Leonard Frazer was born in Ruscombe on 26th December 1889 to Isaac and Jemima Frazer, and was the fourth of seven children.
Leonard's father was an agricultural labourer and the family lived in Kennel Cottages, Ruscombe.
Leonard attended Hurst Infants School and at the age of seven he became a pupil in Hurst Boys School, leaving at thirteen in July 1903.
Leonard became a railway labourer until just before his seventeenth birthday when he was accepted as a Boy Sailor 2nd Class in the Royal Navy.
At the turn of the century Britain had the strongest navy in the world and there was stiff competition for places.
Only one in ten applicants was accepted for training after passing a stringent medical and proving their abilities in reading, writing and arithmetic.
Leonard passed these tests and was granted a place on HMS Impregnable at Devonport.
HMS Impregnable was laid down in Pembroke Dock in 1860 and was a five-deck, line-of-battle ship of 6,557 tons and armed with 110 guns.
She had been built at the same time as the ironclad ship "HMS Warrior" and thus was made obsolete even as she was being launched.
As a result she made only one sea-going cruise, for her steam trials, after which she was moored in the upper reaches of the Hamoaze for 25 years until she was brought back into use as a training ship.
Leonard would have signed a contract, endorsed by his parents, committing to serve in the Navy for 12 years from his eighteenth birthday.
With the entry formalities over Leonard would then have received his uniform and prayer book on board Circe, the tender for HMS Impregnable.
Once on board the training ship it was usual to receive vaccinations before joining the other new entrants for their first eight months of training.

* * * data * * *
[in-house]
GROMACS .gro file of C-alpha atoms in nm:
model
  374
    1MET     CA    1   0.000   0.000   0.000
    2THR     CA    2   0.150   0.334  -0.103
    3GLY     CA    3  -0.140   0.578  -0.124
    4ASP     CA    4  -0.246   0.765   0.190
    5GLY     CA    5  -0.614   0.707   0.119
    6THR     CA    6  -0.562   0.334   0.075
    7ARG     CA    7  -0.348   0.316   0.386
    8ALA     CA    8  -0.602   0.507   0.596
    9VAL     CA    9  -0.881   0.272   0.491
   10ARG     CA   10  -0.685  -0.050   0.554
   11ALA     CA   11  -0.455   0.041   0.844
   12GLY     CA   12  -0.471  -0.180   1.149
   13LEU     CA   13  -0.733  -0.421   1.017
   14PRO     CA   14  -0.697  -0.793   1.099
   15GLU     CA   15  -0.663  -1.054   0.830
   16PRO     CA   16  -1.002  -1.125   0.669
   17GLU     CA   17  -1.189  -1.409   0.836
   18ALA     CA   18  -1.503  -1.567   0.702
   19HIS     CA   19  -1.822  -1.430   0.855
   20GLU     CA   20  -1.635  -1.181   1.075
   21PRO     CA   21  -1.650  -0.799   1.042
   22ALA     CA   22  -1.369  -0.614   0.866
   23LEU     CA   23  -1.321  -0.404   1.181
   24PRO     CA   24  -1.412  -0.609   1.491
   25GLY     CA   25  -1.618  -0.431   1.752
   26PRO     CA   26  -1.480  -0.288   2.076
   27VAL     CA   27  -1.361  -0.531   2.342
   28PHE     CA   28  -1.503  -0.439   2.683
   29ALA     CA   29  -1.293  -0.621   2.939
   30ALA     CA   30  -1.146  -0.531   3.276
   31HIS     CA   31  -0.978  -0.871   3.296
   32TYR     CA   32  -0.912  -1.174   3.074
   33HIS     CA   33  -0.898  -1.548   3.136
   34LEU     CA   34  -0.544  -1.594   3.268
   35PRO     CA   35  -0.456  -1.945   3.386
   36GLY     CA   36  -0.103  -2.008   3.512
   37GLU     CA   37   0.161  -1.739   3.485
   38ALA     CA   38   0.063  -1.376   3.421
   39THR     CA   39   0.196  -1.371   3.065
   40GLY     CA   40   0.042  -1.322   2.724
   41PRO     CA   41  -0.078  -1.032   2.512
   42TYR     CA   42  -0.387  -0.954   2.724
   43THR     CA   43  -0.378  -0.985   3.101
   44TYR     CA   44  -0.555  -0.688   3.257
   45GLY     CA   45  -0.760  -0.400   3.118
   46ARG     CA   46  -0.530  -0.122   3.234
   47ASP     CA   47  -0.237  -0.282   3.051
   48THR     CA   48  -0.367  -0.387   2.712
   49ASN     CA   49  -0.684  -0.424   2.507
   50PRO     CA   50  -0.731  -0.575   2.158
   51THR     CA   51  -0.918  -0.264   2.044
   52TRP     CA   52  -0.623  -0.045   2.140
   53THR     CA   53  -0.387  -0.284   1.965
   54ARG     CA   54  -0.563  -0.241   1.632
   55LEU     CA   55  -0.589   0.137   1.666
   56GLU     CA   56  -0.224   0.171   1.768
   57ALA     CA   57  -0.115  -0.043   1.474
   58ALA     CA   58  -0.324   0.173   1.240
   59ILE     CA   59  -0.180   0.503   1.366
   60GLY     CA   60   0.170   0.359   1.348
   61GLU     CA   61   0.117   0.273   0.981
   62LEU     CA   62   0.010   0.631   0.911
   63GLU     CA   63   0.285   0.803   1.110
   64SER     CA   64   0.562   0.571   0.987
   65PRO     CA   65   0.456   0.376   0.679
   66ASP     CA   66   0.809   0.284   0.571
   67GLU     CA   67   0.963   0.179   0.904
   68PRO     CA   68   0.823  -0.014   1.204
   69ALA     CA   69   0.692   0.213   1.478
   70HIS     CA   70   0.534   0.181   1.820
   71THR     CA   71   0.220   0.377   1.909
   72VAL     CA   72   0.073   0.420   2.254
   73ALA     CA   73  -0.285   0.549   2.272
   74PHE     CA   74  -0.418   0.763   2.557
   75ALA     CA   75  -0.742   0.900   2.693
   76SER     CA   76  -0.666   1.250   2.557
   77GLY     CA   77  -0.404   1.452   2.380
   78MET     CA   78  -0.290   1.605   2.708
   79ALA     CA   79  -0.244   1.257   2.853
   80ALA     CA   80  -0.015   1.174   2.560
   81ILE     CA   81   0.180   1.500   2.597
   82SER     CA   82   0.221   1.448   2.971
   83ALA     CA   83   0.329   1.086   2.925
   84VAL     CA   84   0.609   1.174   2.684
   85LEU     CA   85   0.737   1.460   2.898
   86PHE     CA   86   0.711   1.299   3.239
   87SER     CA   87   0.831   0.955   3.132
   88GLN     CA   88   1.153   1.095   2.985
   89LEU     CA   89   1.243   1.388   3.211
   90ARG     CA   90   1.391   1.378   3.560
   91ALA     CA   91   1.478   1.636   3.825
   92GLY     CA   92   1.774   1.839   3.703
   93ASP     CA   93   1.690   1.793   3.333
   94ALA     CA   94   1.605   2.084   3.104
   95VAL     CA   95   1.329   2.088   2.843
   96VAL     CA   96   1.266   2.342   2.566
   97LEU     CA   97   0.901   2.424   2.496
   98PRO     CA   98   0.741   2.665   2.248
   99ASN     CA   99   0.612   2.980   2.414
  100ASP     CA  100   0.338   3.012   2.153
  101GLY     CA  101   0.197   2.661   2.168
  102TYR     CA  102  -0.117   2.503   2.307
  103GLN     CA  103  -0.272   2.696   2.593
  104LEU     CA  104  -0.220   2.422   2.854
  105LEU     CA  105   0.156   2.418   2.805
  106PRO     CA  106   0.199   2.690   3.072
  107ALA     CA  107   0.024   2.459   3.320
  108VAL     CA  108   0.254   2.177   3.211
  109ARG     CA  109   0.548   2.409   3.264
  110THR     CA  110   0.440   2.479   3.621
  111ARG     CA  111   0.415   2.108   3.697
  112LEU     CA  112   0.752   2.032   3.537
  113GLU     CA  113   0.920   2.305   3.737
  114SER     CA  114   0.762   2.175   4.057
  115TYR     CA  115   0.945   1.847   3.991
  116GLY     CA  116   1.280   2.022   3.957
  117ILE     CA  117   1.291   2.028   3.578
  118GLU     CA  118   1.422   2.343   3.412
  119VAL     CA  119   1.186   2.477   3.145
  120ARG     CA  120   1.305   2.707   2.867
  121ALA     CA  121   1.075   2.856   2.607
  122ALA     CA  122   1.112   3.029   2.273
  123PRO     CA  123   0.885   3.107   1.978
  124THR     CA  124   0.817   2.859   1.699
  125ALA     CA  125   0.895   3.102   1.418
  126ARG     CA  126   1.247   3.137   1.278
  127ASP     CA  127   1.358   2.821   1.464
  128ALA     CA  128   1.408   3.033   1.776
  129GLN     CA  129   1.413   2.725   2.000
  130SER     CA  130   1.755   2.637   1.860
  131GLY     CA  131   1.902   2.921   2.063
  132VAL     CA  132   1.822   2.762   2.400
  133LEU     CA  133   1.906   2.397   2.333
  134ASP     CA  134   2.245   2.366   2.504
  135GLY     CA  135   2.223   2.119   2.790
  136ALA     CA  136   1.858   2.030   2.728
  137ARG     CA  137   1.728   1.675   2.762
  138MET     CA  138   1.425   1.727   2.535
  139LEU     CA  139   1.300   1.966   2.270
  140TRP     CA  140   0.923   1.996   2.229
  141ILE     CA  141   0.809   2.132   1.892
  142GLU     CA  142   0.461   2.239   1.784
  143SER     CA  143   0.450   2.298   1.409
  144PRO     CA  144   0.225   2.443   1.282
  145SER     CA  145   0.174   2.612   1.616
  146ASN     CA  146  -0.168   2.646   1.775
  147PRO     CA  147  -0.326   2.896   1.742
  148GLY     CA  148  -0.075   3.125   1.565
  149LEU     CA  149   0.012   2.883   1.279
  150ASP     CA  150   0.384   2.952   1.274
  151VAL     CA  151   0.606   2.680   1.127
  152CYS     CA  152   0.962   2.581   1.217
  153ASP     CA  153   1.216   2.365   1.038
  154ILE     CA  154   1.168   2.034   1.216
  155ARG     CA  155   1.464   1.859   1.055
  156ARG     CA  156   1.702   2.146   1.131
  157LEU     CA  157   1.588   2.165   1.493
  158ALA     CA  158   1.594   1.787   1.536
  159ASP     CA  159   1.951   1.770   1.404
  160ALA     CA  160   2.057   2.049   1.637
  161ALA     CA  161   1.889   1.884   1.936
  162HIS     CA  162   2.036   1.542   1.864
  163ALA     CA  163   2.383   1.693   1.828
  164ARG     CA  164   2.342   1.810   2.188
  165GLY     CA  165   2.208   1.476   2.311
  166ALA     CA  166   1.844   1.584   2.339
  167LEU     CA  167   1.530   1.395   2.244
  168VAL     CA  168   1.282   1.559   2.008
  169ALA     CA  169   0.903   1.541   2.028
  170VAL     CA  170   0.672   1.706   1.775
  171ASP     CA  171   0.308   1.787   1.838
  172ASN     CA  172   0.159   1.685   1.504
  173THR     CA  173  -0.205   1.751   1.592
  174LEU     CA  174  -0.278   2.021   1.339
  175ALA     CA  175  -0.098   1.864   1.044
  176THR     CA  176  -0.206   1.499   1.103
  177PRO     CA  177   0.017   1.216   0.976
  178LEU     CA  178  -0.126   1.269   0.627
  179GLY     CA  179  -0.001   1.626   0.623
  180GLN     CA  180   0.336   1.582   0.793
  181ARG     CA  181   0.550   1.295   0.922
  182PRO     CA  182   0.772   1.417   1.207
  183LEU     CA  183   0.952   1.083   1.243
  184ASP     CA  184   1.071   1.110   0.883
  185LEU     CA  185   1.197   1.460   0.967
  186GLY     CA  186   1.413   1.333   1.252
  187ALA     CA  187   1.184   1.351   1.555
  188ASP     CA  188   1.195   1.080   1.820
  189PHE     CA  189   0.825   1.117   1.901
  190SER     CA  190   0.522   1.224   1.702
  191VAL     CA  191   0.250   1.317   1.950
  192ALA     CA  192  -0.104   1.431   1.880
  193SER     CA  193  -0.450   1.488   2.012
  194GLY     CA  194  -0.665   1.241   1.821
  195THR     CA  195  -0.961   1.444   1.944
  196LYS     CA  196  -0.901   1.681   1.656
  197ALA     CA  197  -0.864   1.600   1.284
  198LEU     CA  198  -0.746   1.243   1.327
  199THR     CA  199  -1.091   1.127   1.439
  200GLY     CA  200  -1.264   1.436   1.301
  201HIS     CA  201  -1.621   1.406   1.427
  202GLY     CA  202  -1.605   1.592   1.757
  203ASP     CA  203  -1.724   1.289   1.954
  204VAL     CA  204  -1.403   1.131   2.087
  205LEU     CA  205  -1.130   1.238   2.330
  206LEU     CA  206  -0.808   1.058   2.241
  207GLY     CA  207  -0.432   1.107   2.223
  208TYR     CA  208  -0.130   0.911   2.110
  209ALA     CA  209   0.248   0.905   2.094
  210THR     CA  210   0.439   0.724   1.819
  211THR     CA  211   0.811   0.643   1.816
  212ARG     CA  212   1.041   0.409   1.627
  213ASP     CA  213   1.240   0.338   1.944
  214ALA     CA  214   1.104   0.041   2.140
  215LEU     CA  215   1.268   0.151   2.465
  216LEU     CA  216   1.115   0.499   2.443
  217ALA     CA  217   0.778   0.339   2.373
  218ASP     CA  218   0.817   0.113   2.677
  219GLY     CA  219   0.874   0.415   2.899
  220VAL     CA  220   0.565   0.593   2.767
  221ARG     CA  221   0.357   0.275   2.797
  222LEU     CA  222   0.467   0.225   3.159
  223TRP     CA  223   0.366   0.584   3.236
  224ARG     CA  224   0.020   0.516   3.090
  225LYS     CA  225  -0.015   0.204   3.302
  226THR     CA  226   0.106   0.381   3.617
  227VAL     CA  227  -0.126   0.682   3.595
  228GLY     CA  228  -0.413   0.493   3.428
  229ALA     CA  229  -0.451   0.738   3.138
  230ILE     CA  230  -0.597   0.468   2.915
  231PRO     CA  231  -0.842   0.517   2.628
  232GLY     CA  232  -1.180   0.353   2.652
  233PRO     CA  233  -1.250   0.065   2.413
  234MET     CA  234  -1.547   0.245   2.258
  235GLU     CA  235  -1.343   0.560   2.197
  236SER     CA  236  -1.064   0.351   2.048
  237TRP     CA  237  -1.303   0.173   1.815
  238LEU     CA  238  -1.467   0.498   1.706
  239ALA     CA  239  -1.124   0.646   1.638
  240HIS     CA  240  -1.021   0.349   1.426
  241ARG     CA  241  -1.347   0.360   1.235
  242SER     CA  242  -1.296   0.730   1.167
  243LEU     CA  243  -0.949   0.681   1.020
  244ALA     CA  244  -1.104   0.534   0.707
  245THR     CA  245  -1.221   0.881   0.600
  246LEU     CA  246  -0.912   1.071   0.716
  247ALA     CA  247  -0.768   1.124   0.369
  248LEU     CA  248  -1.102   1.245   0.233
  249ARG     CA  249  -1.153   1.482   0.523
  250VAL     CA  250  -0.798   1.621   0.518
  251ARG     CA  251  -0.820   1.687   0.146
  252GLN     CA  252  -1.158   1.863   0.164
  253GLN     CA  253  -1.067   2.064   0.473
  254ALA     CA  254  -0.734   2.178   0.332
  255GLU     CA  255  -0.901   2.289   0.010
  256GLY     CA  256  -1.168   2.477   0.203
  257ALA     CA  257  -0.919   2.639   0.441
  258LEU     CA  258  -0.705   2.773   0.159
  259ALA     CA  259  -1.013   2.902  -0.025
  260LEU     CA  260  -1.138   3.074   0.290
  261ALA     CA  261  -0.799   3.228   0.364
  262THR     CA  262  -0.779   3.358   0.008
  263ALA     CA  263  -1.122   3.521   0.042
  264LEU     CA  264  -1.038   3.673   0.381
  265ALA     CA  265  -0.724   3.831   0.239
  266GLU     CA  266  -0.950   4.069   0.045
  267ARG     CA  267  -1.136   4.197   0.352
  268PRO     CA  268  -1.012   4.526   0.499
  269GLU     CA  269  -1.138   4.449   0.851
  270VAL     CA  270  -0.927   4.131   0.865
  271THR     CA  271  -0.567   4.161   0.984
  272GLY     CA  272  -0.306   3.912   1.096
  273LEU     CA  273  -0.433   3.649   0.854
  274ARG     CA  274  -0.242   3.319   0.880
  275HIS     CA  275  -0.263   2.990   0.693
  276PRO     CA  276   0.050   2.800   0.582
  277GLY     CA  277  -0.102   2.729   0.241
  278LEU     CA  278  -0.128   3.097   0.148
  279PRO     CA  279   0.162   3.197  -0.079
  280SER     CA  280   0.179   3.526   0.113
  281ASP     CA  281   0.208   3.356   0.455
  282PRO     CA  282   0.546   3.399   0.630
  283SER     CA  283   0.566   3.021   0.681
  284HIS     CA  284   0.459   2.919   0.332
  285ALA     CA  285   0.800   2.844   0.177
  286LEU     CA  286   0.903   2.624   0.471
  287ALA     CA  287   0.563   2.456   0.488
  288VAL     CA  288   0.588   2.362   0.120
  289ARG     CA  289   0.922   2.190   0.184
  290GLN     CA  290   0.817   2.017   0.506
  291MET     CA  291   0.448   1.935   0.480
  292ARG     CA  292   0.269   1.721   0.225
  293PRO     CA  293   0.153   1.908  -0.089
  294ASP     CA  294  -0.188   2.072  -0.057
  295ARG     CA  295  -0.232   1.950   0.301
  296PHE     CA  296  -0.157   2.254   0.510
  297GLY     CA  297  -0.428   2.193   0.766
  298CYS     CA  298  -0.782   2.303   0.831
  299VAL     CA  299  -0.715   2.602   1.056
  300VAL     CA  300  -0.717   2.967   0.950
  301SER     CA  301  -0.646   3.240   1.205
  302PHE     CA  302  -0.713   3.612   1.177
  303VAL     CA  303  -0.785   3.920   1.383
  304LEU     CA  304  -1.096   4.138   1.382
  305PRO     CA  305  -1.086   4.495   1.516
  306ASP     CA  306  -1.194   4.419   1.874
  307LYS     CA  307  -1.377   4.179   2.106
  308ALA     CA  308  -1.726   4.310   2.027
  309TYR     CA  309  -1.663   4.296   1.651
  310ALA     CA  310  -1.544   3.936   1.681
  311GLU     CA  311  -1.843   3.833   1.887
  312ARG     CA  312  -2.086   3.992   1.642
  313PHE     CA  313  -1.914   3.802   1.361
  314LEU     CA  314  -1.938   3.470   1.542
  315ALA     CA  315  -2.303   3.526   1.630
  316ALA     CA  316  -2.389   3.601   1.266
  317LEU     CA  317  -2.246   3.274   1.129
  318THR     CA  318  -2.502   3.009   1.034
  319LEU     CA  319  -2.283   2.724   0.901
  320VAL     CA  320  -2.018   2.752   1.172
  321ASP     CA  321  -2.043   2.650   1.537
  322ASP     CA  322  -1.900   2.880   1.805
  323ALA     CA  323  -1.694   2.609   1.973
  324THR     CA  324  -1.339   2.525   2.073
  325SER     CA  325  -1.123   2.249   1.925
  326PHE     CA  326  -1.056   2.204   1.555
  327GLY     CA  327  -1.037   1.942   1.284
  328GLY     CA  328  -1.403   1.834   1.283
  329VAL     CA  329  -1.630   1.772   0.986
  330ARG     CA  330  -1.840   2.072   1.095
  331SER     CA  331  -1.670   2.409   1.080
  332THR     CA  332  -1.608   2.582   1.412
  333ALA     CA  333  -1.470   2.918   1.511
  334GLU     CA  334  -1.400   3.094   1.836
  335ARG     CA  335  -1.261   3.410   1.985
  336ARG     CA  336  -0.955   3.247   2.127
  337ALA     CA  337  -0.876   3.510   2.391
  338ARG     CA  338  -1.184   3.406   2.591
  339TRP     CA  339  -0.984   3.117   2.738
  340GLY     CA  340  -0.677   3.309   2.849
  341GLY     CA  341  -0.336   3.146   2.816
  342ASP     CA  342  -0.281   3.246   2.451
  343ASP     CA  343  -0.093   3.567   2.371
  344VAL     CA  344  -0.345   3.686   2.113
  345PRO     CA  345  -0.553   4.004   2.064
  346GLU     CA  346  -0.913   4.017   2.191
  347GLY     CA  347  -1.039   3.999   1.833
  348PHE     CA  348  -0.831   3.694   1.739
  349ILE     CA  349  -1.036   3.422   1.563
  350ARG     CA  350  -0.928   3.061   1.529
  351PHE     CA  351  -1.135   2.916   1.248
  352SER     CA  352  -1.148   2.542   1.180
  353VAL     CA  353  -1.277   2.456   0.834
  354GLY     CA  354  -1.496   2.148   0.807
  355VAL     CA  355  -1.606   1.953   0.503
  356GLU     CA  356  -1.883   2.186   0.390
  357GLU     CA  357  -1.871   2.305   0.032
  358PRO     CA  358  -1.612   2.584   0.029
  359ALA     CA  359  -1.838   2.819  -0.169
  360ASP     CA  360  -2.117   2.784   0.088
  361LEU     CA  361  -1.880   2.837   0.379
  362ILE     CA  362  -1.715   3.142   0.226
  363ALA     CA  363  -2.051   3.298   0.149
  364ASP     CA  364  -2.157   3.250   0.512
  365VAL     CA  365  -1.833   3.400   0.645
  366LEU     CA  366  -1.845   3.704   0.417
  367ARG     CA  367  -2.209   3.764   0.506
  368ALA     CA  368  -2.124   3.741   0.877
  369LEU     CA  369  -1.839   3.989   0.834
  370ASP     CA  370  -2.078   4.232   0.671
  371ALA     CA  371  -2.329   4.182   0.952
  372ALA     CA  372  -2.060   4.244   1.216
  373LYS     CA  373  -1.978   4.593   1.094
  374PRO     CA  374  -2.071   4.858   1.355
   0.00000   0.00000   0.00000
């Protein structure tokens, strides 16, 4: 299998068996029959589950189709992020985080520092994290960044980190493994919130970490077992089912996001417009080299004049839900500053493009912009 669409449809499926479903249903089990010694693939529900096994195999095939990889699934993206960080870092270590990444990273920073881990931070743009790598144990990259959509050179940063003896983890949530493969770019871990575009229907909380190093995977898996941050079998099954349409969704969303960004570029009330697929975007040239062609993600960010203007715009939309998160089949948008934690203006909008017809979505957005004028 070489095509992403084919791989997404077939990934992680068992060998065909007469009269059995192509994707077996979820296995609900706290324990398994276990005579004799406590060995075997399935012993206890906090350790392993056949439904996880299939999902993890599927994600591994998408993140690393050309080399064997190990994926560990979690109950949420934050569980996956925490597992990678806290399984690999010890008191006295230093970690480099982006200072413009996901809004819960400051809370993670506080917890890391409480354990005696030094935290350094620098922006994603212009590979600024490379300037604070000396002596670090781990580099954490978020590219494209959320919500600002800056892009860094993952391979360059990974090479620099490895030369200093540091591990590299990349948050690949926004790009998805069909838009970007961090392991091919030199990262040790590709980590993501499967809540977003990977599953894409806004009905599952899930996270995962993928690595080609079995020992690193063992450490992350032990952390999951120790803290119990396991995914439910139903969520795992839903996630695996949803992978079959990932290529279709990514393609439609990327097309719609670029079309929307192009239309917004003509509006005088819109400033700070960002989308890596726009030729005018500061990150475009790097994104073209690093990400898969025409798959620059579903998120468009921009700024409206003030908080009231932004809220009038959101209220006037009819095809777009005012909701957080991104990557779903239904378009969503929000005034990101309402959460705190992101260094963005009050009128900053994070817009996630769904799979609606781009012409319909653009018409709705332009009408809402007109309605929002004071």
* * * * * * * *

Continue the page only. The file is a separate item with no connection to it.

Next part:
Lessons started with tidiness and how to look after kit.
They then moved on with swimming, rowing, gunnery and seamanship.
Each day there were two hours of academic classes that included trigonometry, astronomy, algebra and navigation.
There was also plenty of PE and sports plus the occasional shore leave as relief from the busy schedule.
After eight months Leonard became a Boy 1st Class and moved on to the next stage of his training.
Leonard chose to specialise as a signaller and found himself in even more historical surroundings on Nelson's flagship HMS Victory.
This was now the Naval School of Telegraphy and had been fitted out with sounders, bells, needles and printers in the Admiral's after cabin.
Up on deck there were mechanical semaphores and heliographs as well as the traditional signal flags, arranged so that flag-hoisting drill could be carried out with the fore and mizzen masts representing different ships.
After three months on Victory, Leonard spent a week at Chatham before being assigned to his first warship, HMS Swiftsure.
Leonard was now eighteen and had become an Ordinary Seaman.
It was only after another six months experience at sea that he could gain the sought after rank of Able Seaman.
Leonard served on more than twenty ships during his naval career and on each ship his character was always reported as 'Very Good'.
His time at sea was interspersed with postings to HMS Pembroke at Chatham and he qualified as a Signaller in 1911 and a Leading Signaller in 1916.
The start of the First World War found Leonard one year into a three year posting to
During this time Leonard's ship saw action at the
Battle of Jutland,
the major naval engagement of the war.
Boadicea's role was to cover the flank of the fleet and so it had the fortune not to suffer any casualties during the battle.
After HMS Boadicea Leonard saw service with the Mediterranean Fleet and received a Good Conduct award in 1917.
He had postings on several ships in the Aegean, finding himself on
a Diadem-class cruiser, at the end of the war.
It was while with HMS Europa that Leonard contracted pneumonia and died at Tenedos on 23rd December 1918.
He was 29 years old and had been in the Royal Navy for almost twelve years.
He now rests in a Commonwealth war grave in the
Lancashire Landing Cemetery in Gallipoli.